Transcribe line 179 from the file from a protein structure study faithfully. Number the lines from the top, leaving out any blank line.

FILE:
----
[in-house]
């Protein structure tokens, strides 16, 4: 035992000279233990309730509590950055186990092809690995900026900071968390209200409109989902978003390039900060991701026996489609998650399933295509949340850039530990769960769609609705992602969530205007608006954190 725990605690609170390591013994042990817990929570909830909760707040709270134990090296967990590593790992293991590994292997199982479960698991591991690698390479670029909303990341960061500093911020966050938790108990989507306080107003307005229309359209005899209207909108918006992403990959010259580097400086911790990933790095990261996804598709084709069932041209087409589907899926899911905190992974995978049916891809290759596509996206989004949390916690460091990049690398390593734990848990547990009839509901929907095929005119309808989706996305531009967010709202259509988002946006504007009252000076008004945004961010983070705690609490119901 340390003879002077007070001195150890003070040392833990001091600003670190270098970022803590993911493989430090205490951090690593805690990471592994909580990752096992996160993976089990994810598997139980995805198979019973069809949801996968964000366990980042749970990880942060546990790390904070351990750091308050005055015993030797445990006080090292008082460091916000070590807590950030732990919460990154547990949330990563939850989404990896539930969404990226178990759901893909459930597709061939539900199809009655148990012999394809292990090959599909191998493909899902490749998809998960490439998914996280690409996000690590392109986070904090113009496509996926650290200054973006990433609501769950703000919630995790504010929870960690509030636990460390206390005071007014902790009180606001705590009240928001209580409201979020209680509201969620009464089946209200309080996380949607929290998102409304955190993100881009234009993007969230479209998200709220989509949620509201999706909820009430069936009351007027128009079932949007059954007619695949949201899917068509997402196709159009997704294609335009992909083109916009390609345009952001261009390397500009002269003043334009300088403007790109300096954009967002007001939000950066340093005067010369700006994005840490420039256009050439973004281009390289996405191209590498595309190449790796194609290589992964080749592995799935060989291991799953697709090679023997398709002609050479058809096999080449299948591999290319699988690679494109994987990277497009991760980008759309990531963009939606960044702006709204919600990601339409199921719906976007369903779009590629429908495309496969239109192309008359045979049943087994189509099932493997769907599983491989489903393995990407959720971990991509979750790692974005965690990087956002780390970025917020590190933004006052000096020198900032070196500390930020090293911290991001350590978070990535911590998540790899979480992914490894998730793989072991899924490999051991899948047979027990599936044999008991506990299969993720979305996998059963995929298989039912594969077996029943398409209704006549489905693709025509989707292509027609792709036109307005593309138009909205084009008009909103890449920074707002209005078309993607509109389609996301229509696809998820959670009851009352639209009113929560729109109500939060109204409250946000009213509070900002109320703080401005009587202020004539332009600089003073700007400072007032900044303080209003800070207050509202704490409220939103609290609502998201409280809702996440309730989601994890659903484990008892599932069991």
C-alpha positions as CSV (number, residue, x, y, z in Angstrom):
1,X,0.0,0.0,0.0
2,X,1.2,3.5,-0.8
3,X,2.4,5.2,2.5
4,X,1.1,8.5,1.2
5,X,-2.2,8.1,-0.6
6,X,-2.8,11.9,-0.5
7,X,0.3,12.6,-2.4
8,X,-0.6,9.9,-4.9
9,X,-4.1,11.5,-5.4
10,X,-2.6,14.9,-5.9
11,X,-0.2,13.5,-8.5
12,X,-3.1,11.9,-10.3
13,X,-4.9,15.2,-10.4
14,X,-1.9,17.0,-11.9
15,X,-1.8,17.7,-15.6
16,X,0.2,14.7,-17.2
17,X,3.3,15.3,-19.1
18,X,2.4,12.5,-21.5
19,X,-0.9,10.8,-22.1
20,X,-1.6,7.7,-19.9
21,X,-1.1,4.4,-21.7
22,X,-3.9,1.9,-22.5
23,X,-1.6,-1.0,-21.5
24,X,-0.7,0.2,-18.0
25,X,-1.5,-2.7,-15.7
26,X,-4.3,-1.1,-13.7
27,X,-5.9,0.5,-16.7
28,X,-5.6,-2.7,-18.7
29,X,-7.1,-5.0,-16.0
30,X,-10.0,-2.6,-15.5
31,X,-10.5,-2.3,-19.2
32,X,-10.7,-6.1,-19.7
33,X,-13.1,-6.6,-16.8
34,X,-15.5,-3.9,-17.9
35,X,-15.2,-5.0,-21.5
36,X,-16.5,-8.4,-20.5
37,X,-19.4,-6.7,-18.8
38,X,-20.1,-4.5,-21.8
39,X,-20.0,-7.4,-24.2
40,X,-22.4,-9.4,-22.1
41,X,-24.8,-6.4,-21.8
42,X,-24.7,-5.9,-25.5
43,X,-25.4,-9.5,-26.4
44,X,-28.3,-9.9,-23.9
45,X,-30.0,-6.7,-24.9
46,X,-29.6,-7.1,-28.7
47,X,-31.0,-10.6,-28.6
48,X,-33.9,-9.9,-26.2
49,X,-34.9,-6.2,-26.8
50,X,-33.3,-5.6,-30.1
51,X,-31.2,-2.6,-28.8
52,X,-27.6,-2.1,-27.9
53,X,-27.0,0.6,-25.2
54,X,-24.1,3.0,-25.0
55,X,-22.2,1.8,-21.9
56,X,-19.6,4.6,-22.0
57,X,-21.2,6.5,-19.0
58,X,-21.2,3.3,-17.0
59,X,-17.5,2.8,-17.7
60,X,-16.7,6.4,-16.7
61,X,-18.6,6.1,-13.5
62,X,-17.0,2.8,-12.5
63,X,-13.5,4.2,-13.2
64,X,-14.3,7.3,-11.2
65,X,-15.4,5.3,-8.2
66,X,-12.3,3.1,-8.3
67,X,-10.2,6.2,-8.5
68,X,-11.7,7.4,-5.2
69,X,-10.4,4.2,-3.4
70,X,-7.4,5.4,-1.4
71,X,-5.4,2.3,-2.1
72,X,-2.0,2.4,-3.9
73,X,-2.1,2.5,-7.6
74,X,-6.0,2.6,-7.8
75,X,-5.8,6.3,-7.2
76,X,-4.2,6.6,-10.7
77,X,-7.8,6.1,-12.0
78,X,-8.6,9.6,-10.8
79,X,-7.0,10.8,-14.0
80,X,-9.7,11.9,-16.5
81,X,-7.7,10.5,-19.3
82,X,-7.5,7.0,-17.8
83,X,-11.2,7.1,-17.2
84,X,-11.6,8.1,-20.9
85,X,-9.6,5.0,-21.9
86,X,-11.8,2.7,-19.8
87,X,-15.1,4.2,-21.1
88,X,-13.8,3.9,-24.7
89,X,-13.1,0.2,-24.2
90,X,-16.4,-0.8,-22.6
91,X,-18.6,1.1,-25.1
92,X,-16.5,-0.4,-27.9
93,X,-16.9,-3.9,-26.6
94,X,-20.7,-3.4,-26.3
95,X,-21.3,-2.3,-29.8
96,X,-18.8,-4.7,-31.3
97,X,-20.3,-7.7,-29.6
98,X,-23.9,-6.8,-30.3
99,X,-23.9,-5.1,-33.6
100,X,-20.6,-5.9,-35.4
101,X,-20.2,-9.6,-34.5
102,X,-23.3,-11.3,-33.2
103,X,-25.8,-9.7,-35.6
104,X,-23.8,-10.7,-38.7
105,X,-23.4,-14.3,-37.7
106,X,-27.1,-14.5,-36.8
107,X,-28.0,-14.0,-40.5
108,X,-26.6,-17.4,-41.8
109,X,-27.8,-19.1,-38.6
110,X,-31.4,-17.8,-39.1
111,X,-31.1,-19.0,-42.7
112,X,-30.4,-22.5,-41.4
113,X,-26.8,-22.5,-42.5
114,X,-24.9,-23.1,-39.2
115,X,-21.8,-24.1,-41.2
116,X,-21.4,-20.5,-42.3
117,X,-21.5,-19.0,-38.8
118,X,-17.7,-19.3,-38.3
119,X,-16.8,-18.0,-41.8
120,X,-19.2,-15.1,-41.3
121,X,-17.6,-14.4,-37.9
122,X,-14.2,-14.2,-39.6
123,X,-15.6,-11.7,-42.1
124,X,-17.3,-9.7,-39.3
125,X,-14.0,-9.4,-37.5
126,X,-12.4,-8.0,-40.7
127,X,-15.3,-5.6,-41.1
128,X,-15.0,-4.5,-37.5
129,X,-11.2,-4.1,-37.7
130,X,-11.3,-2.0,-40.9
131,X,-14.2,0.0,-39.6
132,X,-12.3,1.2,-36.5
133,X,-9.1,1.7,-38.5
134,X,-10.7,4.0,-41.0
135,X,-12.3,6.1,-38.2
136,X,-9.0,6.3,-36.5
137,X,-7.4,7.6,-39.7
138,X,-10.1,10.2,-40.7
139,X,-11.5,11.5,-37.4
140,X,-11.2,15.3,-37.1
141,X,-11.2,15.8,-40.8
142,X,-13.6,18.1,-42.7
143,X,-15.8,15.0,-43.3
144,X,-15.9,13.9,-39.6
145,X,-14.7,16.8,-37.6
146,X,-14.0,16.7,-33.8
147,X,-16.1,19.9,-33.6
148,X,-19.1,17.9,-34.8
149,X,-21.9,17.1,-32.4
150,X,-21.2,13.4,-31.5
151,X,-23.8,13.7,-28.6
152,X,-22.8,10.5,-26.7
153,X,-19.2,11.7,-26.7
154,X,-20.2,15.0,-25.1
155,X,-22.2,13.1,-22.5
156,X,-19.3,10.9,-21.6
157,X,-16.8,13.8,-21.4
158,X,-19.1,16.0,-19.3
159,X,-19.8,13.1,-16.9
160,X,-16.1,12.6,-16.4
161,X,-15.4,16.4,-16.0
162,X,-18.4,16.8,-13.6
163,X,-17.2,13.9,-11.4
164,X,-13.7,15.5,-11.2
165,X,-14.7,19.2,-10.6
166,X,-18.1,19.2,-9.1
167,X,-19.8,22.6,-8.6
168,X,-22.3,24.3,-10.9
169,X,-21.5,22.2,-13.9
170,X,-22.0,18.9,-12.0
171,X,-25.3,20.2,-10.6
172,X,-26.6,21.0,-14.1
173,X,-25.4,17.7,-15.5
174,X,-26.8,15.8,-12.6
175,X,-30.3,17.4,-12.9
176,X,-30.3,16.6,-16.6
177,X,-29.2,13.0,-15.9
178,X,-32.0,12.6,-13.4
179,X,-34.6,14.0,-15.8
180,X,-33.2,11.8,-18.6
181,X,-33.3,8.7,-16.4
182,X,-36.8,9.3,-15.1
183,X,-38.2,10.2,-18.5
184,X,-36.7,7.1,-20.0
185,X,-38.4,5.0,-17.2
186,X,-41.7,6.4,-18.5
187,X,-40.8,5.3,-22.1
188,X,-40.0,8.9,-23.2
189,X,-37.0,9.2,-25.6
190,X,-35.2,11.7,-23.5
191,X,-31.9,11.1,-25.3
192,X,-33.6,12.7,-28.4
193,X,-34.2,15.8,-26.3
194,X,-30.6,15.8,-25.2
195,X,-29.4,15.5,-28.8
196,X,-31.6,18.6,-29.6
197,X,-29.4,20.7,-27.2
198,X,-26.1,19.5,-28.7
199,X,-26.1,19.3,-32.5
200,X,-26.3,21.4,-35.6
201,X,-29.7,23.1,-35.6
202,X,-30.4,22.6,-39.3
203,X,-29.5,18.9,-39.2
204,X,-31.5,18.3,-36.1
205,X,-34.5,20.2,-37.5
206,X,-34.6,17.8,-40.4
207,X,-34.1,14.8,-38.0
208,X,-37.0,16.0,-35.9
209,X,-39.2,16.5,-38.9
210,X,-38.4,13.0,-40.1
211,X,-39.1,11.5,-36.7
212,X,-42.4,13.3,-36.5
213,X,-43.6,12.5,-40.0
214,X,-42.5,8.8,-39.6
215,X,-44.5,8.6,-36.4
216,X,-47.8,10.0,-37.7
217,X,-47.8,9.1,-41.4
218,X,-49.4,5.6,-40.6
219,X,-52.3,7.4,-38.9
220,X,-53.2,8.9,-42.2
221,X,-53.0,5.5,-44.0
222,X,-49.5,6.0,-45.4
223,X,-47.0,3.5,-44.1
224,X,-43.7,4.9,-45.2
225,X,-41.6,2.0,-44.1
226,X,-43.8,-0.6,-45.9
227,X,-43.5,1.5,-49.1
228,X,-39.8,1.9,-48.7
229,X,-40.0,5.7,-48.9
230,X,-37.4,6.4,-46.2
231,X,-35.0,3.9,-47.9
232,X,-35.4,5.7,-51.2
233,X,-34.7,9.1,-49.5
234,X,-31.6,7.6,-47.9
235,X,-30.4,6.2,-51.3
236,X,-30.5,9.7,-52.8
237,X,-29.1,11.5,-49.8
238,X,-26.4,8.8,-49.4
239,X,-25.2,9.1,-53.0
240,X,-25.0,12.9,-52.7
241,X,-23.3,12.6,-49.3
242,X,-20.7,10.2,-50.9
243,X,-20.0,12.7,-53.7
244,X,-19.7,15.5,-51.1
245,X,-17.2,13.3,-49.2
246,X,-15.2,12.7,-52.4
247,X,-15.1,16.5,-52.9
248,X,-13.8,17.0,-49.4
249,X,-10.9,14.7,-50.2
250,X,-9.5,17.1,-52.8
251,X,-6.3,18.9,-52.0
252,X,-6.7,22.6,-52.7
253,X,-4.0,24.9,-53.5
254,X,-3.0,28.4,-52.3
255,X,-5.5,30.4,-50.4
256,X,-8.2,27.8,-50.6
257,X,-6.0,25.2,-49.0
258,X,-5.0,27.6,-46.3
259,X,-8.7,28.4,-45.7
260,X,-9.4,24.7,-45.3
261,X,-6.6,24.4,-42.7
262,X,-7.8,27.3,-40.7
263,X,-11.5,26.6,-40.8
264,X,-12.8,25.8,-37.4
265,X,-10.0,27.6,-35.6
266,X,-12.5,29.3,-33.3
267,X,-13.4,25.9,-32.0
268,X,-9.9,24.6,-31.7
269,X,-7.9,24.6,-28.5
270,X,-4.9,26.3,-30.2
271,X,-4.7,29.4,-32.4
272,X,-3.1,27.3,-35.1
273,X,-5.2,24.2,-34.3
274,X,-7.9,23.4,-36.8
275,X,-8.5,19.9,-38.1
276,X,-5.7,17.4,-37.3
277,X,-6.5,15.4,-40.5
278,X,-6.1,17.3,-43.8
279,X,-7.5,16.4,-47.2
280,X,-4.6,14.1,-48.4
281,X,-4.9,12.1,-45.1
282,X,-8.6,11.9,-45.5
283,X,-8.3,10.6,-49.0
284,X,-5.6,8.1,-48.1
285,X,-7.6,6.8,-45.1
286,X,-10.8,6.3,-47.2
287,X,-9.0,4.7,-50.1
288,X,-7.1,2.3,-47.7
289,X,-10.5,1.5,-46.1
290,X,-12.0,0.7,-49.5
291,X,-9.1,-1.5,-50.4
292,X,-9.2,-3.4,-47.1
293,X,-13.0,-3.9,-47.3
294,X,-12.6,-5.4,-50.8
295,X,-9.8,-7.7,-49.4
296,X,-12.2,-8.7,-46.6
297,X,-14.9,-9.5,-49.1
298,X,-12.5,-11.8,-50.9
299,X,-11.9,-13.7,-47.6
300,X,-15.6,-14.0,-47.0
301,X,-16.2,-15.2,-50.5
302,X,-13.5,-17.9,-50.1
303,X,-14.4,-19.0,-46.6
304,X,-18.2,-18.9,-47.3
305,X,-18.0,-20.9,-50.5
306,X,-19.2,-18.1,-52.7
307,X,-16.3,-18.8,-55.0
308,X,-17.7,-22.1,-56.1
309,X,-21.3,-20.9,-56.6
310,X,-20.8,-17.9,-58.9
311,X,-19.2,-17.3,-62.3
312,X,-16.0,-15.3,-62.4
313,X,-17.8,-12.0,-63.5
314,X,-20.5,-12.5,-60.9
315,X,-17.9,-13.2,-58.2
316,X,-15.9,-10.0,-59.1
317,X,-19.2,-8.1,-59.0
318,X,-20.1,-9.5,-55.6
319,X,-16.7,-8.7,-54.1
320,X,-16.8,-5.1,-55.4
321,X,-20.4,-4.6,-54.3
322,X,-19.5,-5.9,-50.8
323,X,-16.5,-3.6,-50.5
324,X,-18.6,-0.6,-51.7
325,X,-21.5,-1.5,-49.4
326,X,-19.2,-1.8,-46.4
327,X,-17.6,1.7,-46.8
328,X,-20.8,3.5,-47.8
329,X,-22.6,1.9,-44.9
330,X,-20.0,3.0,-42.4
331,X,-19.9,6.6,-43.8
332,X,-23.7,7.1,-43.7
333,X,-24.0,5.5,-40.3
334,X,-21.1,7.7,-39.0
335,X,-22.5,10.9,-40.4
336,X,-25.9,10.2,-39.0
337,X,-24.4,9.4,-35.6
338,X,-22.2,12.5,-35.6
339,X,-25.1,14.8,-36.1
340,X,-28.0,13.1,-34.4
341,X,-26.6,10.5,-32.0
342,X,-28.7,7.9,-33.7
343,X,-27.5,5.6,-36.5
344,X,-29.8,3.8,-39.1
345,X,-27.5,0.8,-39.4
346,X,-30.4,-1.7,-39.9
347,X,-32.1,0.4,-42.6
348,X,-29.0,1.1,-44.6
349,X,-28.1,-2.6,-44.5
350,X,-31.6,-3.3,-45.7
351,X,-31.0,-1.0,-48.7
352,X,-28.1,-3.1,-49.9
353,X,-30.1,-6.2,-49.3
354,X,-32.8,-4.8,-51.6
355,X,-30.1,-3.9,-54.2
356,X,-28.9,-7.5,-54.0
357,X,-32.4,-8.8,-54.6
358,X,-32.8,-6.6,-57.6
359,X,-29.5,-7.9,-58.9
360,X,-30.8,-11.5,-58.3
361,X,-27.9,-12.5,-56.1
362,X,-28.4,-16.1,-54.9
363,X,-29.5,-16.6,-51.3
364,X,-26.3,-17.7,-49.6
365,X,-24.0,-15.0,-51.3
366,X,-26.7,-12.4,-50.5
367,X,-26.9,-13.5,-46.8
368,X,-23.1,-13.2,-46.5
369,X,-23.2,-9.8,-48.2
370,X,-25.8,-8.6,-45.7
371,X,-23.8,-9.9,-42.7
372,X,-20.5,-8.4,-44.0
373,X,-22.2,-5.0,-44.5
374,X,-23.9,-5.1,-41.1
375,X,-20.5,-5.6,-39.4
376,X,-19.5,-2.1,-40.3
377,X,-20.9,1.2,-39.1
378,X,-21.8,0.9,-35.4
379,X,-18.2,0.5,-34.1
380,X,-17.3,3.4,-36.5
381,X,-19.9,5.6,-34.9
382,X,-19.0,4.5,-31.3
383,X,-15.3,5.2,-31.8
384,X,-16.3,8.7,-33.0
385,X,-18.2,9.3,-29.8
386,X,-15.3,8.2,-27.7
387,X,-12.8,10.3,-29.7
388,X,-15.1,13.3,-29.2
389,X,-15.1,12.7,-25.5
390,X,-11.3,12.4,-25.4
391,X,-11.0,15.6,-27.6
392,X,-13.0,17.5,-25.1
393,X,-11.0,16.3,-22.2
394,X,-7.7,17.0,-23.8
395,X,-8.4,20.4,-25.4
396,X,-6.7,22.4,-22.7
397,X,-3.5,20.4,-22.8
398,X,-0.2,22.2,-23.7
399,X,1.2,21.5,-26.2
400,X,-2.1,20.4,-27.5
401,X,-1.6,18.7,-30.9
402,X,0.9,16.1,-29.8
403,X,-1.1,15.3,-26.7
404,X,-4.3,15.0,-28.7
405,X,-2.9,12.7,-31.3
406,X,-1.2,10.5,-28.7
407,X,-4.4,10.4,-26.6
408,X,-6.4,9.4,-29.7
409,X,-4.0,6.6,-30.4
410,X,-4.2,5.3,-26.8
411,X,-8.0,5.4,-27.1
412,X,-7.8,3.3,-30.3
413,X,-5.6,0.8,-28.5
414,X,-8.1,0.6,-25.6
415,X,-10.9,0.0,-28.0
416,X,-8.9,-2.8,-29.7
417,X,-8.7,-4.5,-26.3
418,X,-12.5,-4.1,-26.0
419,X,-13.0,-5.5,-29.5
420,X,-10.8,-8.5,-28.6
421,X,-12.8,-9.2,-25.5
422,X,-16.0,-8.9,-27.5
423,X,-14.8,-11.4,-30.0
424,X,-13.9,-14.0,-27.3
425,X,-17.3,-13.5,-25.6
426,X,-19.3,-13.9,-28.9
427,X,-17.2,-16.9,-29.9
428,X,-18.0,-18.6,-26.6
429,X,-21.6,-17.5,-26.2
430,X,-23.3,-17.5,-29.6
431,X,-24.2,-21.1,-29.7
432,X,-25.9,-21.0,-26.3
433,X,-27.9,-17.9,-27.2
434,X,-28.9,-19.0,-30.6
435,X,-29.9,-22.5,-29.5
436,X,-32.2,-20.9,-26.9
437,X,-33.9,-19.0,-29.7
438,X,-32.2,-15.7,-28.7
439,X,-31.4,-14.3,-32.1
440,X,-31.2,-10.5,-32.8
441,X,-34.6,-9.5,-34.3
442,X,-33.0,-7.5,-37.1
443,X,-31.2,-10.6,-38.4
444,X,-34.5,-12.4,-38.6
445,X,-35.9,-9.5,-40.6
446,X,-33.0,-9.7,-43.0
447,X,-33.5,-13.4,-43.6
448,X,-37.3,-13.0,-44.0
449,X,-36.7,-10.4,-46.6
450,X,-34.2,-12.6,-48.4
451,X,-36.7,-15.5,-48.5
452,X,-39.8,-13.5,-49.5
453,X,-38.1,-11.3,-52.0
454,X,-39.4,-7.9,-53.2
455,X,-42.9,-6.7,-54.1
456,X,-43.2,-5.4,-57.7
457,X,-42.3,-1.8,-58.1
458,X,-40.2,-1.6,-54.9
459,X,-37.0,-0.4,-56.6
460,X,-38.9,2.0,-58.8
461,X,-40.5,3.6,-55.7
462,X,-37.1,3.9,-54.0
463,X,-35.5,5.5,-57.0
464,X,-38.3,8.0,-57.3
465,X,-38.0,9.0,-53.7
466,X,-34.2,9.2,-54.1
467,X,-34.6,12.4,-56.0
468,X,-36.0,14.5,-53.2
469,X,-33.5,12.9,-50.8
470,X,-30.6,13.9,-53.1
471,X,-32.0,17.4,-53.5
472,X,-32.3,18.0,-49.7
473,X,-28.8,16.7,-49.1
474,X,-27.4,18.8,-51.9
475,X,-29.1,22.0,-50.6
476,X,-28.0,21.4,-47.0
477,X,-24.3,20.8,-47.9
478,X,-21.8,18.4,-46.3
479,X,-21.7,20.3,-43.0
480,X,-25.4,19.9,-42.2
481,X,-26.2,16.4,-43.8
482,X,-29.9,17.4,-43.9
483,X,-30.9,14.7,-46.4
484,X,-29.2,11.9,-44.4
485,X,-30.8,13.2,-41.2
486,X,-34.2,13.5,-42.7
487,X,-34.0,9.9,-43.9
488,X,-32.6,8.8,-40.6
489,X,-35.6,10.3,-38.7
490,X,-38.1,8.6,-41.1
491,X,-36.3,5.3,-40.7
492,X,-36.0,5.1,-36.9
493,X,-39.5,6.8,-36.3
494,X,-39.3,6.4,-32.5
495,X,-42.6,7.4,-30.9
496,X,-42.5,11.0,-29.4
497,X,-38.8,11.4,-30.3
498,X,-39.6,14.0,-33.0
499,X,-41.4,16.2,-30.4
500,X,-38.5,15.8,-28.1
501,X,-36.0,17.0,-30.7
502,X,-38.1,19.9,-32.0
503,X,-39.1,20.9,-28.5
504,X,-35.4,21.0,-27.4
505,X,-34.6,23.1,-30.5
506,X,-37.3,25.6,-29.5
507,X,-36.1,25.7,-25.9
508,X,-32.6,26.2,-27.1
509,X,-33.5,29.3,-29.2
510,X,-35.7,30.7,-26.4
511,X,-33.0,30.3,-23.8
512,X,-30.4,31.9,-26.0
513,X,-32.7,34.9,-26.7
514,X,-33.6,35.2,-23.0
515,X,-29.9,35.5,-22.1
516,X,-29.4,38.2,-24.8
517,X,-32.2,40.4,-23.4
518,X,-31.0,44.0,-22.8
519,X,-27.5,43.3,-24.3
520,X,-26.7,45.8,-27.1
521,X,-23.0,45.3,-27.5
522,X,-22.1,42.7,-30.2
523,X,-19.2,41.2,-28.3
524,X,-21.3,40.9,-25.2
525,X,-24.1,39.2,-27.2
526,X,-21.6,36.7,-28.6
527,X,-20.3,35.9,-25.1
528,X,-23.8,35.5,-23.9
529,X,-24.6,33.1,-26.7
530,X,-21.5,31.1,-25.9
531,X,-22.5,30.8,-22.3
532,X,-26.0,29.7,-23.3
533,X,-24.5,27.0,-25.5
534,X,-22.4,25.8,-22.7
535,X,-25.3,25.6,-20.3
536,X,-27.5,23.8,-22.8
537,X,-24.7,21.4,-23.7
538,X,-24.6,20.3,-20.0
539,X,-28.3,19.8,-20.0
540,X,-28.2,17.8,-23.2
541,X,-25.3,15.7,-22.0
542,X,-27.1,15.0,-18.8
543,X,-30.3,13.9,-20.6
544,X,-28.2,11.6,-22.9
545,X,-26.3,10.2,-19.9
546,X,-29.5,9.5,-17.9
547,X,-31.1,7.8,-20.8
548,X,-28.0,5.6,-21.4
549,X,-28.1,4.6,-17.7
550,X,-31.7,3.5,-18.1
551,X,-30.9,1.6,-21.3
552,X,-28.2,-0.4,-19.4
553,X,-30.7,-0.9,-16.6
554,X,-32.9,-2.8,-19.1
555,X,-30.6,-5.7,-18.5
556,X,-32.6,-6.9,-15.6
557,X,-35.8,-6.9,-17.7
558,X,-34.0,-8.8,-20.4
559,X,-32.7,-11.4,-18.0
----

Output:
176,X,-30.3,16.6,-16.6